I was a polygamist: The other a Zimbabwean, another a South African

A few weeks ago, I randomly responded to a South African Twitter character who had posted that polygamy was the future. I discouraged it, pointing out it was not compatible with peace.

I was also honest, stating that I was probably the reason why my version of polygamy failed.

I didn’t anticipate how far-reaching those responses would go – a mistake I make several times. The responses, which I will paste below, developed a life of their own and galloped into the wind and onto news websites and a Kenyan newspaper.

Polygamy is good until it becoames bad

The responses solicited extreme emotions and counter-responses. I read every single one of them. Several people simply misread what I said while others misquoted me entirely. Some, read my opinions through the lens of their own experiences, while others, simply took national sides and I will touch on this later. In a private conversation with Samuel Mtukudzi, a friend, and a mentor I look up to, a suggestion was made, that I share my thoughts and experiences, away from the limits of Twitter. So here I am.

I was a polygamist for several years, at the very least in theory. That ended privately a few years back.

I lived my life, with my two wives privately for a couple of years before “coming out” when a local paper threatened to “out” one of my wives as a secret concubine. And so, I brought my wives together, sat them down, and in a brief post of so many words came out as polygamous.

The first few years were great. Coming out removed a burden on my shoulders. My wives got along and called each other sisters – although, sadly, by the other’s admission, she never meant it – something which later caused them to fall out.

Nonetheless, Zimbabwean social media groups (and they are vile and toxic) attacked my other wife. It was my other wife who flew her to South Africa and housed her in her home, to protect her and show solidarity. By the end of that visit, they had fallen out.

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A month later, at a double funeral, they would not even talk, let alone be in the same space. They had gone from exchanging children to being estranged. I attempted to iron it out, and asked elders to intervene. It did not work.

Several other things happened in between. I failed to cure the conflict. I reset the relationships to their original form and kept them away from each other. They only met at funerals and weddings, or special events, like to bid me farewell when I left for the UK. It ensured they were no more exchanges, but the hostility remained.

Some level of cooperation remained though. Groceries and clothes for all children were done by my other wife during lockdown, and they coordinated how to send and collect them in Zimbabwe. When I fell gravely ill in 2021 due to Covid, it was my first wife who messaged my second to tell her the situation was terrible, and she should consider death a possibility.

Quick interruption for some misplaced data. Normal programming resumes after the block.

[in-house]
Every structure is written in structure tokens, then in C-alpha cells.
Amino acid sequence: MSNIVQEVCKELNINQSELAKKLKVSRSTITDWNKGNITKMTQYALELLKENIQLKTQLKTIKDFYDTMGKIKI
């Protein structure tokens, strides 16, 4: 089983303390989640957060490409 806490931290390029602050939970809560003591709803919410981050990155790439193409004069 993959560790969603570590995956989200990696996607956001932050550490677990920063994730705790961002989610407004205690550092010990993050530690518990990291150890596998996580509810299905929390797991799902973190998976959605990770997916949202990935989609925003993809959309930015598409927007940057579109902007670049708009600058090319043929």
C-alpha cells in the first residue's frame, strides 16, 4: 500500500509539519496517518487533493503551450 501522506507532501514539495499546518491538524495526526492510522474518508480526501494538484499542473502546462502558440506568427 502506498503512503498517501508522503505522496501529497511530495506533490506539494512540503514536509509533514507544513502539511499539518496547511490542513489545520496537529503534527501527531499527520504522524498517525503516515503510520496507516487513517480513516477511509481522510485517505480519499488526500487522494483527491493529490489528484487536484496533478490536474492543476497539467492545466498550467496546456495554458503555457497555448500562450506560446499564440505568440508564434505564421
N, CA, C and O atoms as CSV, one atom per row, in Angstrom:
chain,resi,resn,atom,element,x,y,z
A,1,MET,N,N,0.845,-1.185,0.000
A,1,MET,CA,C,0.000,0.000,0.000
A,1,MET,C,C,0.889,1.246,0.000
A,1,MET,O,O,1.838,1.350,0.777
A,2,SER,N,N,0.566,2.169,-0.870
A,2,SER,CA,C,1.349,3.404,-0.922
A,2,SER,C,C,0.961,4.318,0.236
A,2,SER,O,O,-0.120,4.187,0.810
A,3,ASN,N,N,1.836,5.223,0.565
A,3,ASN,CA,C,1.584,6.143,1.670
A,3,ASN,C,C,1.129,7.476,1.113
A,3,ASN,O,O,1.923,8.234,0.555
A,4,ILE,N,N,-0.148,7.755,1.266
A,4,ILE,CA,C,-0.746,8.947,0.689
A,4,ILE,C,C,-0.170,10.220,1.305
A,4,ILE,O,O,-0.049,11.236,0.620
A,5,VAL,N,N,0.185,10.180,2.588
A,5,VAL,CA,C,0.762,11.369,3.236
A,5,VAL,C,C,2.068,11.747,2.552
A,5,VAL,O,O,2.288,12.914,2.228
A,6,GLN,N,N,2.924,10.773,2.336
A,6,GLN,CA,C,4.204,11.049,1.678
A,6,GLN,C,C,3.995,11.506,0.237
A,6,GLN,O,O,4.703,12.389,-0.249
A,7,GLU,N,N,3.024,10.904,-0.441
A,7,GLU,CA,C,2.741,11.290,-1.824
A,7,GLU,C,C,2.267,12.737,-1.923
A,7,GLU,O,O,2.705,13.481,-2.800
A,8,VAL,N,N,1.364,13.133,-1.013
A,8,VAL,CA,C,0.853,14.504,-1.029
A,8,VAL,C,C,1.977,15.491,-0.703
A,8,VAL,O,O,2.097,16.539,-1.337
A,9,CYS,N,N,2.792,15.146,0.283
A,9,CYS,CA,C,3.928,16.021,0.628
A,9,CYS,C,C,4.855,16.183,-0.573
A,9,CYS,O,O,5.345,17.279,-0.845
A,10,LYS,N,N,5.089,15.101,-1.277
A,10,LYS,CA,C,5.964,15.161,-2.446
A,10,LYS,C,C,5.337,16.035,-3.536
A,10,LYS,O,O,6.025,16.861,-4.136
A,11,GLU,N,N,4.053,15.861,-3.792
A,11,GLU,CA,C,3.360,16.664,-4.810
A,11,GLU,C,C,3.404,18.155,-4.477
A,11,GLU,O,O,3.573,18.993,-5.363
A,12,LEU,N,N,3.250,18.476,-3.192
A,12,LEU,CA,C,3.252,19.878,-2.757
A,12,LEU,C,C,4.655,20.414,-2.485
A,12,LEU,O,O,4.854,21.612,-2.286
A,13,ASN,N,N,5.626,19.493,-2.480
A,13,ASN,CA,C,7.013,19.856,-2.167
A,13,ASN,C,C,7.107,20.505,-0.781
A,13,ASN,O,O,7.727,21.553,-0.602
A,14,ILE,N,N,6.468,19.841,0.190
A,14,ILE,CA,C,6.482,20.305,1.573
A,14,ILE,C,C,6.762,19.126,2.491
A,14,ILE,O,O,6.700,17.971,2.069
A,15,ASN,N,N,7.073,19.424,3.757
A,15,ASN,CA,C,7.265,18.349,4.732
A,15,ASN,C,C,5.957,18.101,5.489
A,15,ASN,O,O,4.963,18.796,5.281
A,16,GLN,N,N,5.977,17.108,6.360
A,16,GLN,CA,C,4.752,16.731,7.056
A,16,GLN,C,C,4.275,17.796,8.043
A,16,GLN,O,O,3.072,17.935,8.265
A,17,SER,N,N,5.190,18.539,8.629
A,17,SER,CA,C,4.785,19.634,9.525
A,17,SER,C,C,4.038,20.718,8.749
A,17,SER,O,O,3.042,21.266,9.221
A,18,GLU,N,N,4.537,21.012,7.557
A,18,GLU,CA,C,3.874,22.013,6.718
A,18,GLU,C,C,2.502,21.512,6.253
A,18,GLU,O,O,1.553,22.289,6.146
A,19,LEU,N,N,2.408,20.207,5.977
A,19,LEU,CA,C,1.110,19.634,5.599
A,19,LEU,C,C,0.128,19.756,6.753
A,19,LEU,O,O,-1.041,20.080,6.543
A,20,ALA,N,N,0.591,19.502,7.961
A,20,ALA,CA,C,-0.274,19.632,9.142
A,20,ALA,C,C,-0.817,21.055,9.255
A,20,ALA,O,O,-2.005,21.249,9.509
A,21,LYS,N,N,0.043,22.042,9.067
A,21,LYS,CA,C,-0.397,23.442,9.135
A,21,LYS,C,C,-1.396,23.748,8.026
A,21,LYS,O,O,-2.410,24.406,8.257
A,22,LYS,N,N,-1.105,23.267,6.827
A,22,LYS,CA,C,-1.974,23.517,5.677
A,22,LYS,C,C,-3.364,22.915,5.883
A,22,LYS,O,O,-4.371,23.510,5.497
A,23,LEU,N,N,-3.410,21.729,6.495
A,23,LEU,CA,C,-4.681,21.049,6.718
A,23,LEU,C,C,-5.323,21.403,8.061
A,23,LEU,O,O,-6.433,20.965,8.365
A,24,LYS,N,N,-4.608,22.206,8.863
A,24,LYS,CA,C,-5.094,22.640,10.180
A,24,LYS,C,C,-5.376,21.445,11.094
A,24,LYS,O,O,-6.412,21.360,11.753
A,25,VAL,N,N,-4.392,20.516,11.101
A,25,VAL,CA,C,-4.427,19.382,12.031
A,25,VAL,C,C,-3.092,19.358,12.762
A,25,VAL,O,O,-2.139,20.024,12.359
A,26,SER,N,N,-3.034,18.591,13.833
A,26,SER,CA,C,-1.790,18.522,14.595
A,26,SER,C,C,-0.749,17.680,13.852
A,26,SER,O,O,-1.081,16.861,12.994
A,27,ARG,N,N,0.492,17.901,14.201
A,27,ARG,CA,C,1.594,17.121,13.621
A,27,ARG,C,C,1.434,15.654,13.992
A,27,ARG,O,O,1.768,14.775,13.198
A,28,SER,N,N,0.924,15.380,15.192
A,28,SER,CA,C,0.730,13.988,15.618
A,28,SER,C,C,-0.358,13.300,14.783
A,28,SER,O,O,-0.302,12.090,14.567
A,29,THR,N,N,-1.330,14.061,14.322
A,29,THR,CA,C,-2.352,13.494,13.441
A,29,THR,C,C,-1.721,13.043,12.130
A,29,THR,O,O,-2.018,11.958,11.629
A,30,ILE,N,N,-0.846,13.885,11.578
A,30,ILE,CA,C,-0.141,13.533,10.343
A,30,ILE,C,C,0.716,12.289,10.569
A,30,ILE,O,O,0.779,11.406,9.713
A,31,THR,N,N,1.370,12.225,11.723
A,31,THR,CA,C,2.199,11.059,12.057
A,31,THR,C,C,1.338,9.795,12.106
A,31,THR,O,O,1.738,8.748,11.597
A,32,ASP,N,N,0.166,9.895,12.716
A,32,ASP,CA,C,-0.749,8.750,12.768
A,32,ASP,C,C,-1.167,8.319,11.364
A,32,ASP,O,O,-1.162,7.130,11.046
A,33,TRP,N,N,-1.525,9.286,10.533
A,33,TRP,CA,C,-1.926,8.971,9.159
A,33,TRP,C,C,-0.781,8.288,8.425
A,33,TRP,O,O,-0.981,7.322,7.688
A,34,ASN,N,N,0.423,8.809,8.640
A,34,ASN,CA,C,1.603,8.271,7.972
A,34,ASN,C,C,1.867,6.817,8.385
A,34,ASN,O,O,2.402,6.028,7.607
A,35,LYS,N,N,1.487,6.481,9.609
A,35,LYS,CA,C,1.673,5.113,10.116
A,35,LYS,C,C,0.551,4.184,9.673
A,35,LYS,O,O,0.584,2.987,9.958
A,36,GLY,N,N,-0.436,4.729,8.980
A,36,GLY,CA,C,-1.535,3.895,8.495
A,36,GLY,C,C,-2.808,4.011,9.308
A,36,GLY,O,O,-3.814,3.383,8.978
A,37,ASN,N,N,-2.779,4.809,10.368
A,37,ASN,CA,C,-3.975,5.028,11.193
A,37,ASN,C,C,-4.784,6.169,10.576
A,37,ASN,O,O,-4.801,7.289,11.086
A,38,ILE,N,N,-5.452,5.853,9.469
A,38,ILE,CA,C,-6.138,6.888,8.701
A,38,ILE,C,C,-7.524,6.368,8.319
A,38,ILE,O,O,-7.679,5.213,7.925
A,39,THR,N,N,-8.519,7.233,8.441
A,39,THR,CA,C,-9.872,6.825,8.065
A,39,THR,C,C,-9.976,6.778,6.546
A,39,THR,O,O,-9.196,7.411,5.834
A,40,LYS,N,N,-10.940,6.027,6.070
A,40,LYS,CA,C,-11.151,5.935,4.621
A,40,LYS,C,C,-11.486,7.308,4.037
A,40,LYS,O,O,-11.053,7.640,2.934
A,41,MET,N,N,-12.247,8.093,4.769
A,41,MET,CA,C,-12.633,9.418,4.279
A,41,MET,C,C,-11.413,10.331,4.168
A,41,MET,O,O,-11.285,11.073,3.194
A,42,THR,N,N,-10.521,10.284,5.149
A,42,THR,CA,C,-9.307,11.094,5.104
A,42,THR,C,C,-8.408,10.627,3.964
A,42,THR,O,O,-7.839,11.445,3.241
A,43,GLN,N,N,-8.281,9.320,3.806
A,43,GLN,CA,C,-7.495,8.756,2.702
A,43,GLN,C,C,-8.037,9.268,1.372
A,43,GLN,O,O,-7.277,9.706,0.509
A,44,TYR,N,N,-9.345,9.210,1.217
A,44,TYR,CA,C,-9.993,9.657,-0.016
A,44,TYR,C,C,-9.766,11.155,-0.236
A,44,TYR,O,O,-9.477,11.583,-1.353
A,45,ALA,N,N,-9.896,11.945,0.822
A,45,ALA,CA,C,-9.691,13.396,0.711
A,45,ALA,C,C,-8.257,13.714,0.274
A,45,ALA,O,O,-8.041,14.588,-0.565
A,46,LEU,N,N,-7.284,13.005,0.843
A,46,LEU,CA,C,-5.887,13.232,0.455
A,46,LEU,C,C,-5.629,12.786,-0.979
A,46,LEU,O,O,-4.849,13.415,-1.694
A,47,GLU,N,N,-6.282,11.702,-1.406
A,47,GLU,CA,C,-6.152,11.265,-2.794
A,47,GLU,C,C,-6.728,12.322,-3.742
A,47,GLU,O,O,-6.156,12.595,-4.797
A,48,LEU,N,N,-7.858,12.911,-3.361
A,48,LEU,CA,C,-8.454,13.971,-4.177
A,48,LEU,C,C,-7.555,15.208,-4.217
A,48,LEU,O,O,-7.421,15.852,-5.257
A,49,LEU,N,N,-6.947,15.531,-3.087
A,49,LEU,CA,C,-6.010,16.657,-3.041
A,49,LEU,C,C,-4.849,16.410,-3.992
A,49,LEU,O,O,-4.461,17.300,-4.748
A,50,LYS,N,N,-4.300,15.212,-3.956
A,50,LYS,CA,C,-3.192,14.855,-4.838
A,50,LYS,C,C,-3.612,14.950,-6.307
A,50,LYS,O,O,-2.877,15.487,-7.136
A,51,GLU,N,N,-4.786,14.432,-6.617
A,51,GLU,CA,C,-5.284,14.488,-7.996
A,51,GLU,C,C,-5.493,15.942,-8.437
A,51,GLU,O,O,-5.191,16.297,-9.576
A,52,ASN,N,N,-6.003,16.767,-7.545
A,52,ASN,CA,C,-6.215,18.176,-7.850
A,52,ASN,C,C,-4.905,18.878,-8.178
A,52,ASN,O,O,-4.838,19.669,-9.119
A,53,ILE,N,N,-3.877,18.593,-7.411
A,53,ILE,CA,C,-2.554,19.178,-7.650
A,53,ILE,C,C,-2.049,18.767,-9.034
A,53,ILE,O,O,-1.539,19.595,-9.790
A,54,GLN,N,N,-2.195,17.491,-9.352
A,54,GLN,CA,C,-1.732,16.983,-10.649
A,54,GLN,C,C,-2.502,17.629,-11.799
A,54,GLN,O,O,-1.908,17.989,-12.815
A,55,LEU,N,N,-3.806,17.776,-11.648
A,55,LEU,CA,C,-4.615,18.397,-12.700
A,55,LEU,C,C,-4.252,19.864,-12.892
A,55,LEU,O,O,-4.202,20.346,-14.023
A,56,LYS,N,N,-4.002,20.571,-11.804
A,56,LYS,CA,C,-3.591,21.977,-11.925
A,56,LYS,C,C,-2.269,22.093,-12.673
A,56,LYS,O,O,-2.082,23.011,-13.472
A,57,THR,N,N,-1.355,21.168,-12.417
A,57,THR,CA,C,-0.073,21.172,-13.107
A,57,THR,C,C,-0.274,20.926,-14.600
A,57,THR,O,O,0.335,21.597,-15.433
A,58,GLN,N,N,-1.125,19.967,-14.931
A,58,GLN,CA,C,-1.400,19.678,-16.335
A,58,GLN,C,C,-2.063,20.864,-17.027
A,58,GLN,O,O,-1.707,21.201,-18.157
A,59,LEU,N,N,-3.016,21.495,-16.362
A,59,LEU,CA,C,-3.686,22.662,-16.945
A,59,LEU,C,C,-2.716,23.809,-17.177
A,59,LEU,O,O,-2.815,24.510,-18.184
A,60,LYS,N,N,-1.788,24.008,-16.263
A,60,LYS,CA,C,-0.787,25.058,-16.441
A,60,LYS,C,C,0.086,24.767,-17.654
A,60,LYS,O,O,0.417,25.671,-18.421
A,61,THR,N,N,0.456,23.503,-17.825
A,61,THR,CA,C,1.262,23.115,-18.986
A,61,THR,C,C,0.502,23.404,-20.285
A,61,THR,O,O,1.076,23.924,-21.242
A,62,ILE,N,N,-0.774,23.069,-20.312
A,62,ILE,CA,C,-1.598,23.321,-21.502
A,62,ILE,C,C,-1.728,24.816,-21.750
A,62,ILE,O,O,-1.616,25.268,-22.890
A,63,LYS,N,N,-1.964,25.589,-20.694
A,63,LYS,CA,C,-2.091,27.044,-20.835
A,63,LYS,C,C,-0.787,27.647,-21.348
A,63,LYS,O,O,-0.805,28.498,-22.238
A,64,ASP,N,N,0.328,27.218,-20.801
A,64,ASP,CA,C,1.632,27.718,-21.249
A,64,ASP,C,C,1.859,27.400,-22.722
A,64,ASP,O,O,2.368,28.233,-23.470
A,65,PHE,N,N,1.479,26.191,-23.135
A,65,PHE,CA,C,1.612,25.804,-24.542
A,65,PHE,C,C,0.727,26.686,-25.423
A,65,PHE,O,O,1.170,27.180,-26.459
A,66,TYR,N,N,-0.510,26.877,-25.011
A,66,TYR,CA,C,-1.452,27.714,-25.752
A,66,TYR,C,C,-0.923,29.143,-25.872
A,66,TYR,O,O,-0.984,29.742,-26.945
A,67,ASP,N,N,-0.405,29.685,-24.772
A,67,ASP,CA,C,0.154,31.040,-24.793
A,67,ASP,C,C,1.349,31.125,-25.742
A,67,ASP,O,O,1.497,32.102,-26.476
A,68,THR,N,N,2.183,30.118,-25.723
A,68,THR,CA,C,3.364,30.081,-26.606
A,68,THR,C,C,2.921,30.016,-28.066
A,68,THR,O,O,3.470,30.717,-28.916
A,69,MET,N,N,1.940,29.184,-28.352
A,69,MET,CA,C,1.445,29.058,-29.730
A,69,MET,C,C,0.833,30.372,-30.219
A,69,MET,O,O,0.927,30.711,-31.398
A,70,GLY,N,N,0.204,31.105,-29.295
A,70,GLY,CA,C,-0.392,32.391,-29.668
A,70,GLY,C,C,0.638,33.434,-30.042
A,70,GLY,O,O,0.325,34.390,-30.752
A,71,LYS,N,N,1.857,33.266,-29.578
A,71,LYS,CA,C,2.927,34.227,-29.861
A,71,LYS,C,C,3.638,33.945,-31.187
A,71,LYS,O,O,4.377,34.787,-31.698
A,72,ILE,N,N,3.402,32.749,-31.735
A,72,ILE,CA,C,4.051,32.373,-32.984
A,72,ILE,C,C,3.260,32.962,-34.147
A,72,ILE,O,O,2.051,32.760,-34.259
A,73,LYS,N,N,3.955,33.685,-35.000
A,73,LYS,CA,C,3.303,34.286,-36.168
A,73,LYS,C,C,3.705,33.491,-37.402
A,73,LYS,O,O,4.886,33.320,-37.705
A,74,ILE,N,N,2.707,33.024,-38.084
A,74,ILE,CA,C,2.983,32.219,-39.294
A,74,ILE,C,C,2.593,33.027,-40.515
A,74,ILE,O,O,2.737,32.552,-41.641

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My new method was working. I led two separate relationships that only interacted in serious and extreme circumstances. Each lived in their own country, with their own children, and with no opportunities for daily interactions and therefore conflict.

By the end of that year, and for personal reasons that had nothing to do with the other, my relationship, and indeed my polygamy, came to an end. I was in Malawi when it happened, I fell apart, I recovered, but most importantly I learnt.

Social media was at the heart of the collapse of my polygamy

Without beating about the bush, my marriages were peaceful and coherent until we popped up on social media. I am thick-skinned, having been the subject of viral ridicule, abuse, and threats over a decade. When I came out as polygamous and married to a South African woman, it opened old wounds of old tales of Zimbabwean men who crossed the Limpopo and never returned.

I was abused. I didn’t relent. Boipelo was abused, she stood her ground (only breaking down once). When the abusers failed to puncture her or me, they turned on Mutsa, calling her stupid, dull and silly for accepting a “ridiculous” arrangement as the one she had accepted.

Of course, none of these people knew the facts. They didn’t know how much Mutsa loved me, and they didn’t know how often I had offered to part ways with her. Or that, she is a lovely woman who only wanted to save her family. Nonetheless, the abuse got to her. She deleted her Facebook account and went into a shell. To be honest, my shy flower that I first kissed on December 10, 14 years ago, became a shell of herself.

Social media abuse affected her. Which, in turn, affected me and affected how things panned out. The world told her to be ashamed to be called my wife. She stayed, but things were different.

Much later, the abuse became spotlighted on Boipelo. I knew she was strong, but as the more vulnerable one in our marriage, I sprung to her defence. I broke my own rule, of not letting others dictate how I behave.

But I was in a conundrum. I couldn’t just watch Boipelo taken apart, on false claims, most of which were purely because she was “South African” or “Sasco” as Zimbabweans call it. Yet in defending her, and prioritising her, I increasingly isolated Mutsa.

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I learnt then that I should have kept the relationship private. In going public, I opened new flanks for attack, and as I am one person, I could never defend multiple flanks at the same time.

Polygamy: A battle of balance

I concluded, quite early following the collapse of my marriage, that I was not built for polygamy. My belief is that my polygamy failed because I was lousy at it.

In fact, several people over several years, disliked me because they felt I loved one wife over the other. I refused to see this because I knew it was simply untrue. What was true, however, was that I had a better relationship with my other wife, and we shared the same interests and profession – and therefore were generally closer.